The hidden estate of the Order of Santo Spirito: Rocca Respampani


I find it reassuring to know that even after all these years exploring Lazio there are still so many uncharted places and exciting discoveries that await and delving deeper into maps and books can be a rewarding experience: this is how I discovered the forgotten estate of Rocca Respampani and its many secrets.

The Rocca, a fortified farmhouse, is almost kept out of sight, a mere three kilometres from the scenic road that links the towns of Vetralla and Tuscania; it is an ethereal and perhaps incongruous building surrounded by hectares of pastures, oak forests and concealed canyons - that rustic and authentic landscape of Tuscia. To follow the itinerary you can download my gpx trail (at the end of the blog post) and park your vehicle (there being no means to get there by public transportation) in front of the church of Borgo Rio Secco - the road within the estate can only be walked on foot.


Rocca Nuova seen from the sky

The Rocca dates back to 1607 and it owes its existence to the ambition and vision of Ottavio Tassoni Estense, preceptor of the Order of Santo Spirito in Sassia, who devised a grand plan to make the estate, one of several in Lazio, productive. The Order, originally instituted under the Papacy of Innocent III in the late 1190s, had purchased Rocca Respampini from Pope Callixtus III in 1456 to finance the activities of what is considered to be Europe’s oldest hospital, the Ospedale di Santo Spirito in Sassia in Rome and its annexes spread all over Europe. Moreover, just two years before, in 1605, Pope Paul V had instituted the Banco di Santo Spirito, with the intention of managing the Order’s finances and properties more effectively: an institution only dissolved in 1976!


However, the plan was never truly completed as the estate was deemed to be too peripheral to be worth the investment and what we see today is an incomplete building intended to serve the administrative and practical needs of the farming community that was to turn the estate into a productive agricultural business. A moat surrounds the structure which, on its facade, is framed by two seemingly defensive towers, and it encloses an open courtyard with a small chapel on the opposite side for the necessary liturgical functions. We know the name of the architect, Canio Antonietti, who seems to be credited with this single project and an inscription above the main entrance adds that the site of Rocca Nuova was specifically chosen because of its salubrious position and ease of access.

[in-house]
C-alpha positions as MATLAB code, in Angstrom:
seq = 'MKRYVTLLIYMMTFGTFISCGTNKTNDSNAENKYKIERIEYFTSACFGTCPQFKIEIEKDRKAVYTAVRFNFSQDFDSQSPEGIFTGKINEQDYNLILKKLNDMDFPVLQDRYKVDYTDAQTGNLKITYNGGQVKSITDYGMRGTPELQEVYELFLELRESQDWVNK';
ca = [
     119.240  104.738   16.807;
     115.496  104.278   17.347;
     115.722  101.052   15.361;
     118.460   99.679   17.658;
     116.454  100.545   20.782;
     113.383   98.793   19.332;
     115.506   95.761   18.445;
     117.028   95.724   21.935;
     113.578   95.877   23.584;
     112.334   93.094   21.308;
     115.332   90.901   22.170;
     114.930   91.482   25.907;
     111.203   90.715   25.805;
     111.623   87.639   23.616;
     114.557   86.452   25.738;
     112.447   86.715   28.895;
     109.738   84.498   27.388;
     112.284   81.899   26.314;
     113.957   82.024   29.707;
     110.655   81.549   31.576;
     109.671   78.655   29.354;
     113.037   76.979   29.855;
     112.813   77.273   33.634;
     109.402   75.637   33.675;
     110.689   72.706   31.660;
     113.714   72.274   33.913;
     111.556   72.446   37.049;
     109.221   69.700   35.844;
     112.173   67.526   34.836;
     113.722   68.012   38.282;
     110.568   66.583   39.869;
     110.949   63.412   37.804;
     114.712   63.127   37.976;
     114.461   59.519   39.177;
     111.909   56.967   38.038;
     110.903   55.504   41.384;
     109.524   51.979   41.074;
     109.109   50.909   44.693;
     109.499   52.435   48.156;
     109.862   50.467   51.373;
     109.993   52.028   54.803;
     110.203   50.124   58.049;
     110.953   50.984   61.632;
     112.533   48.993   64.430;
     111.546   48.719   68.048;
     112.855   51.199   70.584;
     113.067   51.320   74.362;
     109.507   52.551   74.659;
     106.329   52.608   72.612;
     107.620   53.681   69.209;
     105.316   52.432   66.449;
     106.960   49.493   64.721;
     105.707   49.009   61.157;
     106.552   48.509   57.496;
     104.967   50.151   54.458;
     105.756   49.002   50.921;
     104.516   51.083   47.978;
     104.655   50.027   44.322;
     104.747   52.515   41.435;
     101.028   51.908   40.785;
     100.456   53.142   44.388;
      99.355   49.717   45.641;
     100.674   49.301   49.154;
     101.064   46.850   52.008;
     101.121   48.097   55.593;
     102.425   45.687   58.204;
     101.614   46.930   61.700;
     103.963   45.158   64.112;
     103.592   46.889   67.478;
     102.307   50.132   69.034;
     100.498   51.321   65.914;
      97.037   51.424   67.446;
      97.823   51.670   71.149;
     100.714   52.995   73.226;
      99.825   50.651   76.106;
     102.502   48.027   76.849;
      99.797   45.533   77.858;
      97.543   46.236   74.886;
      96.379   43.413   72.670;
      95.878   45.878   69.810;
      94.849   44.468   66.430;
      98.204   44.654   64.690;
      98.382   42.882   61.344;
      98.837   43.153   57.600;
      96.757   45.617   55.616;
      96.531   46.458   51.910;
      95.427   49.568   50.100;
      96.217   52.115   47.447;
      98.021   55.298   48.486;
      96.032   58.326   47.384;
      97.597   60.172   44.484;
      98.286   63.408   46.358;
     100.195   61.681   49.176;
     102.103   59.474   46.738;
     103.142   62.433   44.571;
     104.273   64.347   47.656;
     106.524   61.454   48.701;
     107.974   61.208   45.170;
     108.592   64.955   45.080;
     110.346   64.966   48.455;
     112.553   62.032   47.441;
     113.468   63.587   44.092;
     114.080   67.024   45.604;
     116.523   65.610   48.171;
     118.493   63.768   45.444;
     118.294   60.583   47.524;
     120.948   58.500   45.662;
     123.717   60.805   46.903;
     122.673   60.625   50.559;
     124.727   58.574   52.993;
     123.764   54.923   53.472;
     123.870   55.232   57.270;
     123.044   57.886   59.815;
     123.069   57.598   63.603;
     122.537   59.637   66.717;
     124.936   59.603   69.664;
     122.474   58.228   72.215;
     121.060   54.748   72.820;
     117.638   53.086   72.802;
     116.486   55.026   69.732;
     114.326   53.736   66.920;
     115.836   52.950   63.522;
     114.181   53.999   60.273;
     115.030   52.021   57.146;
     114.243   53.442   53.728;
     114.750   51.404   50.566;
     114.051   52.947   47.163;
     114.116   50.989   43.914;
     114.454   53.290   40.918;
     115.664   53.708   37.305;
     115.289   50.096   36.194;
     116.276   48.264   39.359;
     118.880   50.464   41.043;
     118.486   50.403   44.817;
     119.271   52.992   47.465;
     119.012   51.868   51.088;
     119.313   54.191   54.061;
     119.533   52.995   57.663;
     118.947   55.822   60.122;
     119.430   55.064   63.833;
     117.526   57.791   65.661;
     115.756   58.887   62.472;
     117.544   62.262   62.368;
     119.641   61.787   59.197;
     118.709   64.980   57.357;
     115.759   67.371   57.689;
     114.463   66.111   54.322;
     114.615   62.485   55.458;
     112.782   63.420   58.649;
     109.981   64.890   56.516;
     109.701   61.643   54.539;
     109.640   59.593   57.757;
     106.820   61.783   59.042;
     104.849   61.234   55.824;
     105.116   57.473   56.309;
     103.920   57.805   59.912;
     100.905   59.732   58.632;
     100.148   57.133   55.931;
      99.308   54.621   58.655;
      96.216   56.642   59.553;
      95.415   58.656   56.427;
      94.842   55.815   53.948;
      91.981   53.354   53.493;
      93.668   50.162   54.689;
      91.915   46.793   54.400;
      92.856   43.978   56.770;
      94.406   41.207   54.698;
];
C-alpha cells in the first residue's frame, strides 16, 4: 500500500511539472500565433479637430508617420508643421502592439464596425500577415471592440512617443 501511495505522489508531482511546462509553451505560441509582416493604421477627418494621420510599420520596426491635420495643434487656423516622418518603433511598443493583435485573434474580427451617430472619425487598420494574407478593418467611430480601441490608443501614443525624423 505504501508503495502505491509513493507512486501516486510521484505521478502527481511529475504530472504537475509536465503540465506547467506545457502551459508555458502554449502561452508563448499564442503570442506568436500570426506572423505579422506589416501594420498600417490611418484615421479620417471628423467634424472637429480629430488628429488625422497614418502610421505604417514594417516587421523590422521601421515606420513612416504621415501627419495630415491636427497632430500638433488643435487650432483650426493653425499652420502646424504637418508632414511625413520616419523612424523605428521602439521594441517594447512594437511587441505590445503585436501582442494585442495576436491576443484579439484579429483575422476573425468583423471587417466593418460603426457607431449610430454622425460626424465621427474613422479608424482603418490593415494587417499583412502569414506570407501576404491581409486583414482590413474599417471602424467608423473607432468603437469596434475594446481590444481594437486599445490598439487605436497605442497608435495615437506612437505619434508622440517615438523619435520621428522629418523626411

The Latin inscription citing Paul V and Ottavio Estense


Regrettably, the interior is not accessible and one wonders whether its decorative apparatus and interiors, if ever completed, are still extant. The estate was reportedly on sale in 2018 but its 1000 hectares of cropland and 1300 hectares of pastures and managed forests are currently put to use by the Università Agraria di Monte Romano.



The defensive-looking façade of Rocca Nuova


Via Clodia and the Bridge of Fra Cirillo

In order to understand the estate’s present location we need to walk down to the ravine carved by the Traponzo stream just southwest of the Rocca. Here we come across the remains of an old path carved in the tuff rock which leads to a beautifully preserved humpback bridge known locally as the Fra Cirillo bridge, after a 17th century administrator who is said to have tricked the Devil into building the bridge overnight some time between 1661 and 1665. This is a common explanation employed in Italian folklore to come to terms with the engineering marvel that these bridges are. Remains of the original flagstones are still visible but it’s unlikely that the bridge did not exist in some form or another before the 17th century.